I don’t use many color descriptors in my writing.  For the most part, unless clearly defined, I leave the depiction of a character mostly up to the reader’s imagination.  I do specify things like height, approximate age, hair color, eye color, mode of dress, etc. but never really skin tone.  In Chaucer’s case it’s mentioned that his skin turns from brown to pale green.  In Zoey’s case, it’s mentioned that she was pale and (somehow) got paler.  Budda’s skin goes from white flesh to blue-gray stone.  Other than these examples, not much else is mentioned in the book with any specificity.

Speaking of the walking rock garden, I was talking with the real-life Budda (a huge fan of the book) about how he pictured some of the fictional characters because I was curious if my visions of them came across in the writing.  We went from Zoey and Chaucer (who he pictured as I do, thanks to descriptors) and then we moved to everyone’s favorite psychotic Superman analogue, Agent Moorsblade.  I told Budda that I pictured him as a larger-than-life super muscular dude, kind of like a Joe Manganiello (a fellow Pittsburgher and good reference point). Budda said, “He can’t be Moorsblade.  He isn’t black.”

I cocked my head at him and said, “Where did you get the idea that Moorsblade was black?  He’s a giant white man with alopecia.”

Budda shrugged and said, “I always pictured him as black.  Specifically, I pictured him as Michael Clarke Duncan with the accent from The Green Mile.”

It was interesting.  I had never really thought of it, but I suppose it goes with the given descriptors.  Large man, extremely muscular, intimidating, bald, speaks with a super deep southern-accented voice.  Without re-reading again, I’m not sure I ever put a color descriptor on Moorsblade.  It might break more hearts than just Budda’s to set the record straight, but Moorsblade is white.

Another character who needs some clarity is Agent Joey Briggs.  She’s another of the fictionals on the Project team.  The best descriptors I gave to her also did not involve skin color directly.  I stated she had blue eyes, raven hair, and light skin.  Most people will pull an image of Zooey Deschanel or Katy Perry into their minds when these are the only things mentioned.  Joey’s light skin is, in fact, black.

To be honest, I’m not offended by anyone’s interpretation of my work.  I’m not going to complain on the internet should fandom ever really kick in that people are getting my characters races wrong.  If you want to picture someone who is white (either realistically or fictionally) as a different race, I will not judge you.  I wanted my story to be that way.  Characters are how they are in people’s imaginations, sometimes even with the proper “racial descriptors” in place in the canon.  Your particular version of Justin, if you don’t know what I really look like, may turn out white or black or brown or purple et al.  That’s ok by me.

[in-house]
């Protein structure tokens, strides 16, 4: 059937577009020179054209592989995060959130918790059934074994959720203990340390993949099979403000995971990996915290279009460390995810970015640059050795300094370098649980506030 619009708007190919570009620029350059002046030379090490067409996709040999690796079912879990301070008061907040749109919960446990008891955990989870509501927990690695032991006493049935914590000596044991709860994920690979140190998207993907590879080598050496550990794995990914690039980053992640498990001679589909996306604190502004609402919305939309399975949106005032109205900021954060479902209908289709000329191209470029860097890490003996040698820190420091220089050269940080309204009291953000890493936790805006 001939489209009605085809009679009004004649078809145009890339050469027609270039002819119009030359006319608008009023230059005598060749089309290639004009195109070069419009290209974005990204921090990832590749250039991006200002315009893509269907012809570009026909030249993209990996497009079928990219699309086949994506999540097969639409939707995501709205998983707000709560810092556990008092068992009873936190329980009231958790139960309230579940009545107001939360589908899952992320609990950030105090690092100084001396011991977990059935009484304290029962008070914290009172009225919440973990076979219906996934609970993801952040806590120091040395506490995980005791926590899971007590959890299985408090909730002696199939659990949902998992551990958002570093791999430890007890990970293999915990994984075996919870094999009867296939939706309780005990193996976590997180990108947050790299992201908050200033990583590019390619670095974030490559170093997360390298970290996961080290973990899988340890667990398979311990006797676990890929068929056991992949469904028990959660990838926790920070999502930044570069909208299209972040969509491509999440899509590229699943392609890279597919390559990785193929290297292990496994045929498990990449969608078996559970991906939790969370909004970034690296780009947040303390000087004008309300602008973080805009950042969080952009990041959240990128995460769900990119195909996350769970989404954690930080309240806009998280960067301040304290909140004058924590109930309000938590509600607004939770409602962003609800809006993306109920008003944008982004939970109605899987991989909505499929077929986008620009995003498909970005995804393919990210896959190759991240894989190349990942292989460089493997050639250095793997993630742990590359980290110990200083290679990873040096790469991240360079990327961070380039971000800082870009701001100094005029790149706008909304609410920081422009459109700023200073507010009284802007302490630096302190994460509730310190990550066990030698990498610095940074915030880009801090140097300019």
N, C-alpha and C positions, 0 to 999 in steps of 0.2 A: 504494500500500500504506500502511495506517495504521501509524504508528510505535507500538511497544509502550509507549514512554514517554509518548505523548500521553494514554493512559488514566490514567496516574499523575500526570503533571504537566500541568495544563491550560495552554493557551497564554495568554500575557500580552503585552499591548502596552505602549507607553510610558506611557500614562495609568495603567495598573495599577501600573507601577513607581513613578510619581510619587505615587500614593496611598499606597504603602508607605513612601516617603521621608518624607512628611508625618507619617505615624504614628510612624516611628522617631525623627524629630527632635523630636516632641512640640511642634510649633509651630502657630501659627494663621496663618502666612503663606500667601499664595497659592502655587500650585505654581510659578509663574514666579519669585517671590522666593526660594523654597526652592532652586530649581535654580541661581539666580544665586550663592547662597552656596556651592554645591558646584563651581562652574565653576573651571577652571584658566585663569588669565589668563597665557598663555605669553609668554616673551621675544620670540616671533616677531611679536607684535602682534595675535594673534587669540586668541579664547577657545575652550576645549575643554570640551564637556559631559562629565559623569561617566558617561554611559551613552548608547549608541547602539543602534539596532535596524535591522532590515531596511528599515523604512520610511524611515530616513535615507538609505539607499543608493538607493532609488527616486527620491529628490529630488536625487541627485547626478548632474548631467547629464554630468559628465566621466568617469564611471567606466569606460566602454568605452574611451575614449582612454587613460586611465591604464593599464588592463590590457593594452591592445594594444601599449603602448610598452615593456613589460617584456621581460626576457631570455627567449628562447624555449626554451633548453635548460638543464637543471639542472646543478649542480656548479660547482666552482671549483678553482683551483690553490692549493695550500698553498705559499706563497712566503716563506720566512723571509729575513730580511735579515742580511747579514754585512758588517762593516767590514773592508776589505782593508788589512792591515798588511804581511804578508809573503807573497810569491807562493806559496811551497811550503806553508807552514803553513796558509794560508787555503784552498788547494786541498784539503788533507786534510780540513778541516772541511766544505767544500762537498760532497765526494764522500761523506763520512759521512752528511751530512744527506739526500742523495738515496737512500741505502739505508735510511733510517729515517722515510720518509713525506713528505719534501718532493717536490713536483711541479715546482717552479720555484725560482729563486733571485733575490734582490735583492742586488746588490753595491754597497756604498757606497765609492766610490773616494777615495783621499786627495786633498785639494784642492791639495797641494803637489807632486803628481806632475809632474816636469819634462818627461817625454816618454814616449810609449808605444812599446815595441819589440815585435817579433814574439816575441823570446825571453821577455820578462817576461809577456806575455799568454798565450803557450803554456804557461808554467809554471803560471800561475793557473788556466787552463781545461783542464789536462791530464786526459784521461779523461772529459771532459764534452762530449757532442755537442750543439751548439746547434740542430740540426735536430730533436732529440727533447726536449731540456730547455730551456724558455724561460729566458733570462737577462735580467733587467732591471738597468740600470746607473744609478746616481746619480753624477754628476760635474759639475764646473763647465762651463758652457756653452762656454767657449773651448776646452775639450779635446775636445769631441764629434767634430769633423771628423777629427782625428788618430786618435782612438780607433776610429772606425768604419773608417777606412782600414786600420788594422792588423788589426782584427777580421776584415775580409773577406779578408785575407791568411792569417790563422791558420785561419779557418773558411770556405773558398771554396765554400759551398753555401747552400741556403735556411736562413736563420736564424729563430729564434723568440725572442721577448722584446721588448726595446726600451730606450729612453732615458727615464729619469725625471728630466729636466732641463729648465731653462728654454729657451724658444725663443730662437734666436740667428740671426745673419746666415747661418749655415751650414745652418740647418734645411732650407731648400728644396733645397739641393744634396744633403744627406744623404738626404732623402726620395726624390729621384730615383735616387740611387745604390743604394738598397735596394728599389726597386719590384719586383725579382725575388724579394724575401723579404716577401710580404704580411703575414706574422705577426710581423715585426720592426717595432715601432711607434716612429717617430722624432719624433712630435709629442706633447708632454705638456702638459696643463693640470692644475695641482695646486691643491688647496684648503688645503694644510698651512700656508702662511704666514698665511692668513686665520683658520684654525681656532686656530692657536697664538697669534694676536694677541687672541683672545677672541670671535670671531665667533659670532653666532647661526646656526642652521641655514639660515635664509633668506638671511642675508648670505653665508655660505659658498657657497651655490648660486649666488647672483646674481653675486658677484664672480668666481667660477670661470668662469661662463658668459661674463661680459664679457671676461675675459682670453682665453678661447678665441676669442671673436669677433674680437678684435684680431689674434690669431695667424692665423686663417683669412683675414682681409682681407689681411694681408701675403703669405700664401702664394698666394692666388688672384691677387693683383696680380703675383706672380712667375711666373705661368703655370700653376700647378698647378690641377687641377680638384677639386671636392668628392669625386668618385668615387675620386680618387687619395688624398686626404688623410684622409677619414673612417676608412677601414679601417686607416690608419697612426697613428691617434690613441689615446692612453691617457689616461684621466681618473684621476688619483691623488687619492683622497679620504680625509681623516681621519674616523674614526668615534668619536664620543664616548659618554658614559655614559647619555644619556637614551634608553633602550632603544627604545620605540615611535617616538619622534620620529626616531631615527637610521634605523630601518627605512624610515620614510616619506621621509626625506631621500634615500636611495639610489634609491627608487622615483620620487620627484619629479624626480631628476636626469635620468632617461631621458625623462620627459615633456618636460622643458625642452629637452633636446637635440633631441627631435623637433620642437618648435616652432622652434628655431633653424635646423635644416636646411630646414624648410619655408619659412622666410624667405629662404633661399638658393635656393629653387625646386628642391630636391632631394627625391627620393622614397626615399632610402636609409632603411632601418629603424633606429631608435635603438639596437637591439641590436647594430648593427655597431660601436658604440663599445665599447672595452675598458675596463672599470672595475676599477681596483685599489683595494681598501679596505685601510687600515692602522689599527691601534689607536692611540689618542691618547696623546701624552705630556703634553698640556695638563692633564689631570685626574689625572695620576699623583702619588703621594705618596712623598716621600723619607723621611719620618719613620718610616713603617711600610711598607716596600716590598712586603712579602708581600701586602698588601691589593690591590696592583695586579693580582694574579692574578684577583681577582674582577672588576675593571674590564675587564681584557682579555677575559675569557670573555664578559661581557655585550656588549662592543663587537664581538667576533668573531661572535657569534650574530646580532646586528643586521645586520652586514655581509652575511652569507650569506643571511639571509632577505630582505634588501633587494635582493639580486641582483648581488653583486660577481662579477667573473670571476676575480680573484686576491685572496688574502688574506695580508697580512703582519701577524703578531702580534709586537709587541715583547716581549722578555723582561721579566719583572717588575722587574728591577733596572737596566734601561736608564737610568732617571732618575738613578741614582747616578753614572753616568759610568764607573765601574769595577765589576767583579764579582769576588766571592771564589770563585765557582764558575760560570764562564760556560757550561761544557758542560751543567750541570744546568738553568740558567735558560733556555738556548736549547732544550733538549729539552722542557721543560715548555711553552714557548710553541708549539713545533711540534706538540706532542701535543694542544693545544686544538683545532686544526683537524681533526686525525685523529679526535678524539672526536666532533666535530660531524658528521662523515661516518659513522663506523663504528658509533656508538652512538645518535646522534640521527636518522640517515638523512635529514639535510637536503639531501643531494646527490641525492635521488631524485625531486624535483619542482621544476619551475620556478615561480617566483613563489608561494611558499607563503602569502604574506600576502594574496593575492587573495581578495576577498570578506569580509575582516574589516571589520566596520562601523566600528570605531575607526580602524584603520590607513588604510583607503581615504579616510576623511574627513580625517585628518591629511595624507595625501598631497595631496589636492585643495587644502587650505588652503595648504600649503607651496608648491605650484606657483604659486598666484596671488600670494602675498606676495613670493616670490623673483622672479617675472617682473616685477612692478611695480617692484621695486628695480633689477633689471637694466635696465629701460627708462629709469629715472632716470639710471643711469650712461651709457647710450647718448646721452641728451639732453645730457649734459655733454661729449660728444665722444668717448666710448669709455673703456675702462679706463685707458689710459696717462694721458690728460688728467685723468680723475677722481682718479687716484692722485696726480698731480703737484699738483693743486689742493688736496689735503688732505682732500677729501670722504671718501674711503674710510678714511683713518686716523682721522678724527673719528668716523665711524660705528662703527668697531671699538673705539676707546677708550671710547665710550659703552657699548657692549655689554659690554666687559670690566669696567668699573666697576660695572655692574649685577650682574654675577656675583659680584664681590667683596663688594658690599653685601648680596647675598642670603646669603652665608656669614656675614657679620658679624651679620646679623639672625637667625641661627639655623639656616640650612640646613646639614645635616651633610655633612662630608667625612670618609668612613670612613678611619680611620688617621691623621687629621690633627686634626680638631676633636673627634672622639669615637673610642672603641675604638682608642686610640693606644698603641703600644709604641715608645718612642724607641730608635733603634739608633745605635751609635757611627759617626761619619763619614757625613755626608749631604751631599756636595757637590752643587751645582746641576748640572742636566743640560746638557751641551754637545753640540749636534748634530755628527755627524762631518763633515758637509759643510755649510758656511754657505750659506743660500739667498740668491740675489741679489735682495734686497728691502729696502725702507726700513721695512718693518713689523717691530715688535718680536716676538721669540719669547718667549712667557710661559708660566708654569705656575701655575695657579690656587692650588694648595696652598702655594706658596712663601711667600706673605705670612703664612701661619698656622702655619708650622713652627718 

The women of U7 have also been mentioned by more than one reader.  They are strong and, really, they were written to either dodge or actively fight/rail against the negative tropes against women in fiction, specifically, women in comic books.  While I know Marvel is taking some great strides towards breaking the mainstream glass ceiling for female heroes with books like Captain Marvel, Ms. Marvel, and the canon female Thor and DC is slowly trailing behind with the new (old) Barb Gordon Batgirl (with whom I have problems once again being ambulatory, but I think I talked about that once), Harley Quinn’s role in Suicide Squad, and to some extent Wonder Woman, female characters in comics are typically support roles.

I like that my ladies kick some ass and do things on their own terms.  Nary a damsel to be found in the bunch.  Try that shit and they will END YOU.

In the end, my budding fandom, do not be upset at me should some kind of TV show or movie ever materialize because I WILL take an active role in the casting (if bureaucracy or whatever permits) and I WILL make sure that the choices fit my vision.  Justin is going to be played by an actor who can most closely resemble me and my God-given skin tone.  There is diversity in my cast.  I am proud of that and I will not let that be white-washed away.

Keep fighting the good fight.

—end transmission—